From a beep to Beethoven, hearing is a complex and remarkable process
I saw my neighbor on the street yesterday. She said “hello” and I said “hello.” No big deal? Wrong. Hello is a simple word and most of us say it and hear it many times each day. Yet each and every time, those two syllables—or even a simple “beep”—set off a process inside the skull as complicated and remarkable in its sequencing and precision as a Beethoven symphony.
IN THE EAR
The design of the human ear may not be streamlined, but it is effective, transforming sound waves into electrical signals the brain can understand. It is also particularly well suited to the human voice; our keenest hearing is usually in the range required to hear speech.
To say hello, I push air out of my throat, making air molecules vibrate and creating a sound wave, a form of energy that can move through air, water, metal or wood, carrying detailed information.
The outer ear is designed to catch that energy in the folds of the earlobe and then funnel it into the ear canal, which acts as a resonance chamber. When the waves hit the eardrum, the ensuing vibrations are carried across the little pocket of the middle ear by a set of tiny bones—the smallest in the body—called the ear ossicles, but more commonly known as the hammer, anvil, and stirrup. Converting the original acoustic energy to mechanical energy, the hammer hits the anvil, the anvil hits the stirrup, and the stirrup, piston-like, hits a membrane-covered opening called the oval window.
On the far side lies the fluid-filled cochlea, the nautilus-like heart of the inner ear. The vibrations transmitted through the oval window send pressure waves through the cochlear fluid; mechanical energy has become hydro energy. Outside, hard, bony walls protect the cochlea. Inside, the basilar membrane runs along its length like a ribbon. Thin as cellophane, the basilar membrane is stiff and narrow at one end, broad and flexible at the other. As sound waves wash through, the basilar membrane acts as a frequency analyzer. Higher-pitched sounds, like hissing, excite the stretch of membrane closest to the oval window; lower pitches, like rumbling, stimulate the farther reaches. Like inhabitants of a long curving residential street, specific sounds always come home to the same location, a particular 1.3 millimeters of membrane and the thirteen hundred neurons that live there, representing a “critical band” of frequencies.
Sitting on top of the basilar membrane is the romantically named organ of Corti. Known as the seat of hearing, it holds thousands of hair cells. Twelve thousand outer cells, organized in three neat rows, amplify weak sounds and sharpen up tuning. Another four thousand inner hair cells, in one row, take on the work of sending signals to the auditory nerve fibers. Like microscopic glow sticks that light up when you snap them, the tiny stereocilia on each hair cell bend under the pressure of the movement of fluid caused by the sound wave and trigger an electrical impulse that travels up the nerve to the brain.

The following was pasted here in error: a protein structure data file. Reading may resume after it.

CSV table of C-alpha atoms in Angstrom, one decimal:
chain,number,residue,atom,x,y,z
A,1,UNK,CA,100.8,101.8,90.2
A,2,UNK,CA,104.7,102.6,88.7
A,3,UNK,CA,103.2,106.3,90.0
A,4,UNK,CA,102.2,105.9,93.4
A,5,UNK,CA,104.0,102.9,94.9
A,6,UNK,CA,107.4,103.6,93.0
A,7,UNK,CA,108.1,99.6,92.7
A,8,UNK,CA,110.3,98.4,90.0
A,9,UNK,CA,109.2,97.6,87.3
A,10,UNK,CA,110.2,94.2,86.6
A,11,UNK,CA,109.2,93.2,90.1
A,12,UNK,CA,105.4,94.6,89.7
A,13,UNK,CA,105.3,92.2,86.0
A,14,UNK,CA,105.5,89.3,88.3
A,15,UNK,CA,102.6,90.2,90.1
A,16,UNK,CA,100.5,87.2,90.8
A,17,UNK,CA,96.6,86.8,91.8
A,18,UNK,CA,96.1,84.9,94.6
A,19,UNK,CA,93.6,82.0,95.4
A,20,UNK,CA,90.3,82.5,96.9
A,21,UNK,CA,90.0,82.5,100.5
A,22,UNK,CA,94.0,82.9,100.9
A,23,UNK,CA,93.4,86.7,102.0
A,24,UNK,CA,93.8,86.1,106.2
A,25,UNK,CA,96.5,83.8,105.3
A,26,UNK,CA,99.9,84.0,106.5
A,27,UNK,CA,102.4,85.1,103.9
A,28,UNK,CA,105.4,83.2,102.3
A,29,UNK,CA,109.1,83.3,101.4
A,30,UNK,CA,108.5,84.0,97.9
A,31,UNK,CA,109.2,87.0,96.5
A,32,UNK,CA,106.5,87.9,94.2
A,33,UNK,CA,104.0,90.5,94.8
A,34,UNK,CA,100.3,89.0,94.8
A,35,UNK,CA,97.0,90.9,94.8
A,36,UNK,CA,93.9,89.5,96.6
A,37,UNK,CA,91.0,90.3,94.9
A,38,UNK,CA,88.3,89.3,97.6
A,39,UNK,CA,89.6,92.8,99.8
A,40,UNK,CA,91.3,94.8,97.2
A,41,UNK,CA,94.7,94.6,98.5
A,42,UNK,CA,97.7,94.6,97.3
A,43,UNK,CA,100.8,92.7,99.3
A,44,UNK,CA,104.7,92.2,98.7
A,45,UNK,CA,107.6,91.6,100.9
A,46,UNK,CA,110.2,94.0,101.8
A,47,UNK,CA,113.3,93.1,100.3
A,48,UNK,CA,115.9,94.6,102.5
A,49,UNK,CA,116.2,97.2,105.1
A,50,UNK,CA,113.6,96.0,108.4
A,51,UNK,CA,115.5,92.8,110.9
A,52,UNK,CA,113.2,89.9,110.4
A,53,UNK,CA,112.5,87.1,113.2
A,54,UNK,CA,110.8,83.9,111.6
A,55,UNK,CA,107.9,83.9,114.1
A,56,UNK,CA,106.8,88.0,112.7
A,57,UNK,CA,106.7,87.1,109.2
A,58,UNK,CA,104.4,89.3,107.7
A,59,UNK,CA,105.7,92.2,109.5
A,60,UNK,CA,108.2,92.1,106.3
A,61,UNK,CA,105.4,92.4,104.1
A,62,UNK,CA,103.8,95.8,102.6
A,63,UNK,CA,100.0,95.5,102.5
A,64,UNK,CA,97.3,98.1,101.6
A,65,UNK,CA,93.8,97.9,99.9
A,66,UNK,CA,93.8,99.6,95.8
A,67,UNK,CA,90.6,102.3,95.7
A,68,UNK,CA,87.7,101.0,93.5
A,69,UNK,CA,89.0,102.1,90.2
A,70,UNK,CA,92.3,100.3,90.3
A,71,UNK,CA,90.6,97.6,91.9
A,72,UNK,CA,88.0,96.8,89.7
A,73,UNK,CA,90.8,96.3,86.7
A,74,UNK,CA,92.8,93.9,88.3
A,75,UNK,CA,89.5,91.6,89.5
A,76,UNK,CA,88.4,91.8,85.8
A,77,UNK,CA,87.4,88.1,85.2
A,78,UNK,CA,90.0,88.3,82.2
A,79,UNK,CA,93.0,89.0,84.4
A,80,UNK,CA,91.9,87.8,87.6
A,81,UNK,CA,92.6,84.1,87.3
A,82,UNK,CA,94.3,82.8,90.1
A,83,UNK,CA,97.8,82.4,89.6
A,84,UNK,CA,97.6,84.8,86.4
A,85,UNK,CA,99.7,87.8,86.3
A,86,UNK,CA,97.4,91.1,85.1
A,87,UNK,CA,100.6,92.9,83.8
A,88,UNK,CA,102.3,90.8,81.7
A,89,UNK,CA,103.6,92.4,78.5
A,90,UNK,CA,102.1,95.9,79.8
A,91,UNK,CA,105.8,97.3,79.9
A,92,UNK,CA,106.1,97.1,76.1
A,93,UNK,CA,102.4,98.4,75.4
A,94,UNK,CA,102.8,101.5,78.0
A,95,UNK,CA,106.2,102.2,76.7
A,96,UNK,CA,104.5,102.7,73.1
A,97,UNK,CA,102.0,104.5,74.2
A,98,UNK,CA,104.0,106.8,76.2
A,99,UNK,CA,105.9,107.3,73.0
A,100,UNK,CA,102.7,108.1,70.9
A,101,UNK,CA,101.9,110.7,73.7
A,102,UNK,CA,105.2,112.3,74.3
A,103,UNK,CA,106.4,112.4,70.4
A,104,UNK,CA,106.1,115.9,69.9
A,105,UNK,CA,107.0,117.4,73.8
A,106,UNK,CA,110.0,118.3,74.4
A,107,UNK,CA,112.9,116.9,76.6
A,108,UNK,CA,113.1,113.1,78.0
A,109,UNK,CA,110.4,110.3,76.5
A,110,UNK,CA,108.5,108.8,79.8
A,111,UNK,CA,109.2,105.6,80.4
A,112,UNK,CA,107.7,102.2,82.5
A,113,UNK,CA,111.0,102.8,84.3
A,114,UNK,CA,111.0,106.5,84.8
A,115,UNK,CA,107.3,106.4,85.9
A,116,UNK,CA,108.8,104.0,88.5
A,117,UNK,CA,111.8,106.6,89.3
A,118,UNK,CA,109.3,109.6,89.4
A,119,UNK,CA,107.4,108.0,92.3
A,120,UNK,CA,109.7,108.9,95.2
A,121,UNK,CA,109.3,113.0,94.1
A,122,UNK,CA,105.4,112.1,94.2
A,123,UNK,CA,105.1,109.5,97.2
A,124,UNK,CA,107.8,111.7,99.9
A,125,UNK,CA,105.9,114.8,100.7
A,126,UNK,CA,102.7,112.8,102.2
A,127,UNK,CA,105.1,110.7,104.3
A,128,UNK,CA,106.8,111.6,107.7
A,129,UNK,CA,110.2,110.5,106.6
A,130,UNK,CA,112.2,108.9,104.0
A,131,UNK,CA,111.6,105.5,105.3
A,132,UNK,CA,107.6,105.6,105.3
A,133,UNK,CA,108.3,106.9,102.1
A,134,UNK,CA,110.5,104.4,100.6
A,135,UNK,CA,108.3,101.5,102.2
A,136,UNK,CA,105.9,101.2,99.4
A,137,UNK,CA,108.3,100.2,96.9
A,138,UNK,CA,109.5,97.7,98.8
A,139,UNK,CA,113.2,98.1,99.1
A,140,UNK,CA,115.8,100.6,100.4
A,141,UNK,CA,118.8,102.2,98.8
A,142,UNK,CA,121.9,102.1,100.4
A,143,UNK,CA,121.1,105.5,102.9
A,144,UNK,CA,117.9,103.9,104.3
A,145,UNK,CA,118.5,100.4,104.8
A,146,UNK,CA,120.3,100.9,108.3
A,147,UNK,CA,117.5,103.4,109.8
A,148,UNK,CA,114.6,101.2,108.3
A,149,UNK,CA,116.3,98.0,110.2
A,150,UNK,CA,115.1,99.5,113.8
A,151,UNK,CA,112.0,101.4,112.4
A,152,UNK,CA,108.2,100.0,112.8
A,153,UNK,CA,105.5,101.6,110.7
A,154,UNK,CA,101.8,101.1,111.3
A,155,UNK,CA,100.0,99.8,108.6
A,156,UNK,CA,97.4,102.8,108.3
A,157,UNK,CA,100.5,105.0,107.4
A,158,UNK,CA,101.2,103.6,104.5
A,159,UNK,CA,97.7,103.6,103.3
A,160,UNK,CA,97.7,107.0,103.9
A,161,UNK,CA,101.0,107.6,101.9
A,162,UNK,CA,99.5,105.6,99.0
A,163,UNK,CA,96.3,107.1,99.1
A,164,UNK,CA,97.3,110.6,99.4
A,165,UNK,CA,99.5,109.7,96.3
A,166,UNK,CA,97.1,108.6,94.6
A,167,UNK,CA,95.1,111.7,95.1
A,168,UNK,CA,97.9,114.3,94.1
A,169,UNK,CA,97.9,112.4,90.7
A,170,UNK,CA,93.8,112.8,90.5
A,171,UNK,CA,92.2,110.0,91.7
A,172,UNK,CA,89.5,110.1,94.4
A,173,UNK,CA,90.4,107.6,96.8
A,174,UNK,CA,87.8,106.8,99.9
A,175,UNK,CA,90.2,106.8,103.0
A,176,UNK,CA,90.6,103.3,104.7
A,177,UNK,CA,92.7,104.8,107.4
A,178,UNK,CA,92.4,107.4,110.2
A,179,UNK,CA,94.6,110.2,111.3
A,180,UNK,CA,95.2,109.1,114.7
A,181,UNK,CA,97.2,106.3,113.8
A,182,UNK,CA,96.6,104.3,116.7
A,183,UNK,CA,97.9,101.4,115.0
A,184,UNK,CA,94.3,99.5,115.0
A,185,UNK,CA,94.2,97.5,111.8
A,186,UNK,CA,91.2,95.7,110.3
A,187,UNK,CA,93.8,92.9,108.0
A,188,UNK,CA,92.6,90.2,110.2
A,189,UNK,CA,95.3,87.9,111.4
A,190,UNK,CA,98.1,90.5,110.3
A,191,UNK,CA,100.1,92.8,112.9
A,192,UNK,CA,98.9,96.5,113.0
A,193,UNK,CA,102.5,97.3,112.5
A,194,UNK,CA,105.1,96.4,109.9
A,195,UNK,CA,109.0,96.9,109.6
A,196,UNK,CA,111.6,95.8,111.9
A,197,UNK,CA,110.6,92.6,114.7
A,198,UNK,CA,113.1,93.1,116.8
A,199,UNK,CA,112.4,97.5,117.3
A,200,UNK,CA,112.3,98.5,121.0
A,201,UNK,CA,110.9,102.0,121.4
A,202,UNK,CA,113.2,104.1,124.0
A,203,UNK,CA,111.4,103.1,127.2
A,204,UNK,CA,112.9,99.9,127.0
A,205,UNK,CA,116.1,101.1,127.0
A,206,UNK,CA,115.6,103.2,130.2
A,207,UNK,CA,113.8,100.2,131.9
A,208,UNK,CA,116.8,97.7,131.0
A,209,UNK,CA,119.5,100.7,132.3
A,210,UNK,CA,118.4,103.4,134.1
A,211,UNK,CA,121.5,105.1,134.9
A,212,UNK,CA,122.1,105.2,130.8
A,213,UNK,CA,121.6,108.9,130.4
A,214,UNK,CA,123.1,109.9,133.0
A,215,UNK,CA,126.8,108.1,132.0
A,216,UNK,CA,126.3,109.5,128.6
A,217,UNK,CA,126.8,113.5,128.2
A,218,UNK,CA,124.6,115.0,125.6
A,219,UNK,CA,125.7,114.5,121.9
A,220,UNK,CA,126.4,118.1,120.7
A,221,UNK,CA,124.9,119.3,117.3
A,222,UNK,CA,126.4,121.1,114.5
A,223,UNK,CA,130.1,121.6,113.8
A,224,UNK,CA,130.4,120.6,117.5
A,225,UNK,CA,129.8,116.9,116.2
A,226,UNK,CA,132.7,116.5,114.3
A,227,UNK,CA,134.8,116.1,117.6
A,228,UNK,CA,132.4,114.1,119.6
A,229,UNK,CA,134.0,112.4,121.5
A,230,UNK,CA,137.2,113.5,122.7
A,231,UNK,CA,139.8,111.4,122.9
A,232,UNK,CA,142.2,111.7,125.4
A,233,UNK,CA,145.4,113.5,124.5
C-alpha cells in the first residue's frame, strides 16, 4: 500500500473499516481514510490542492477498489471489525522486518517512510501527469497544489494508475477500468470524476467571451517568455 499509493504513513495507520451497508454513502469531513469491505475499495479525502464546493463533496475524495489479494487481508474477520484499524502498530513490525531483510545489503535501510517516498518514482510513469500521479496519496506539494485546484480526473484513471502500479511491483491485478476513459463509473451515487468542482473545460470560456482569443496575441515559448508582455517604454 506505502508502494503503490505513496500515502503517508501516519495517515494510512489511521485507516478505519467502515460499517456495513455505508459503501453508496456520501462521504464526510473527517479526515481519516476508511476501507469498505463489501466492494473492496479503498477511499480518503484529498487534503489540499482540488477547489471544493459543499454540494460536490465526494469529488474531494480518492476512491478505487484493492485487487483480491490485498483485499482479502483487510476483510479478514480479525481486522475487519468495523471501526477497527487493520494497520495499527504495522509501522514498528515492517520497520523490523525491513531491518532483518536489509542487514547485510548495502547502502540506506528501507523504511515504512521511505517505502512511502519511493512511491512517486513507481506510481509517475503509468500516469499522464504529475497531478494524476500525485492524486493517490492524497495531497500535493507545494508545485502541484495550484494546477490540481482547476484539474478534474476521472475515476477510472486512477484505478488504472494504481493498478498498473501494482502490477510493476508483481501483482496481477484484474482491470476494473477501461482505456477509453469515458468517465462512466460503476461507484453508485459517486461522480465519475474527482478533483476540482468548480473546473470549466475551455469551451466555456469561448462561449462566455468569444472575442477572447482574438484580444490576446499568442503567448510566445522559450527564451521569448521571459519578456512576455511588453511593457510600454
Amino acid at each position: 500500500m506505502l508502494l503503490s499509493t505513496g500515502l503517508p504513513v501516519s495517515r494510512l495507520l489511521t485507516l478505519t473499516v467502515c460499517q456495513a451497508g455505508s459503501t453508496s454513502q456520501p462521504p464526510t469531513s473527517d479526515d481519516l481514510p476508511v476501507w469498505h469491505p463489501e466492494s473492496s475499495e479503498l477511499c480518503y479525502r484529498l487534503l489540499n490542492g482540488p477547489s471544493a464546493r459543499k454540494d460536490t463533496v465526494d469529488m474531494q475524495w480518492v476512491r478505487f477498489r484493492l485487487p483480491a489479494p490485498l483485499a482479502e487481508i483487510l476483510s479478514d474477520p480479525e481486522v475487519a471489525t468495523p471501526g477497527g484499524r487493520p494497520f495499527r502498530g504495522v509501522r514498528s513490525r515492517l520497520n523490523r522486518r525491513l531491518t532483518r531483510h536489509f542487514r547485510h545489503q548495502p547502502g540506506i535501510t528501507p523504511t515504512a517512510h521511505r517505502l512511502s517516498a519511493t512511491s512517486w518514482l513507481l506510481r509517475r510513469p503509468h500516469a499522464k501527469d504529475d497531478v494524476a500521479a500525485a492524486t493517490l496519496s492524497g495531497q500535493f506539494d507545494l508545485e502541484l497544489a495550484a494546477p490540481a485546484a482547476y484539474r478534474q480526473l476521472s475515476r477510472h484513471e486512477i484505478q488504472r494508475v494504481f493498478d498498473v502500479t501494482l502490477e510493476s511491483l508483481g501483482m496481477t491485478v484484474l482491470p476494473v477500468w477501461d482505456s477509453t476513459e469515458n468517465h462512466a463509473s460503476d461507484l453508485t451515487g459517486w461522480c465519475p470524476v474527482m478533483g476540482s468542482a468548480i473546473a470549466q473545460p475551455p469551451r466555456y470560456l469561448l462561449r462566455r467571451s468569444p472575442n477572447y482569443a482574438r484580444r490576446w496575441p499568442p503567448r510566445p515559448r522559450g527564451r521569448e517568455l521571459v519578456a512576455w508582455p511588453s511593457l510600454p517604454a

IN THE BRAIN
Now we’re in the central auditory system. The auditory nerve is not just one nerve but a bundle of nerve fibers—a coaxial cable of sorts—connecting the cochlea to the brain stem, where the auditory nerve ends at two collections of neurons called the cochlear nuclei and things start to get complicated. That is as it should be. Brain processing gets more sophisticated as it ascends, the way a good curriculum builds on itself and asks more of students as they move through school.
The cochlear nuclei sort incoming auditory signals along two different tracks, and contain specialized cells to cover every possible kind of signal. The organization by tone of the basilar membrane, for instance, is repeated in the brain stem, so that some cells respond to high-frequency sounds and others to low-frequency sounds. It is thought that features such as your ability to tell where a sound came from or the fact that you jump at loud noises can be traced to specific cells.
From the cochlear nuclei, sound signals follow two parallel pathways—along the back and the belly of the brain—passing through regions such as the superior olive (really) and the medial geniculate until they reach the auditory cortex in the temporal lobe, just above the ear where the sound started. Here, too, there are specialized cells to extract features of the sound and make sense of it. With practice, the auditory cortex gets better and better at listening.
As a result, babies learn to talk, a trained technician can tune a piano by ear, and you can appreciate that Beethoven symphony.
Parts of this post and the illustration of the auditory system originally appeared in I Can Hear You Whisper: An Intimate Journey through the Science of Sound and Language (Dutton, 2014).
Post originally published on PsychologyToday.com, December 5, 2014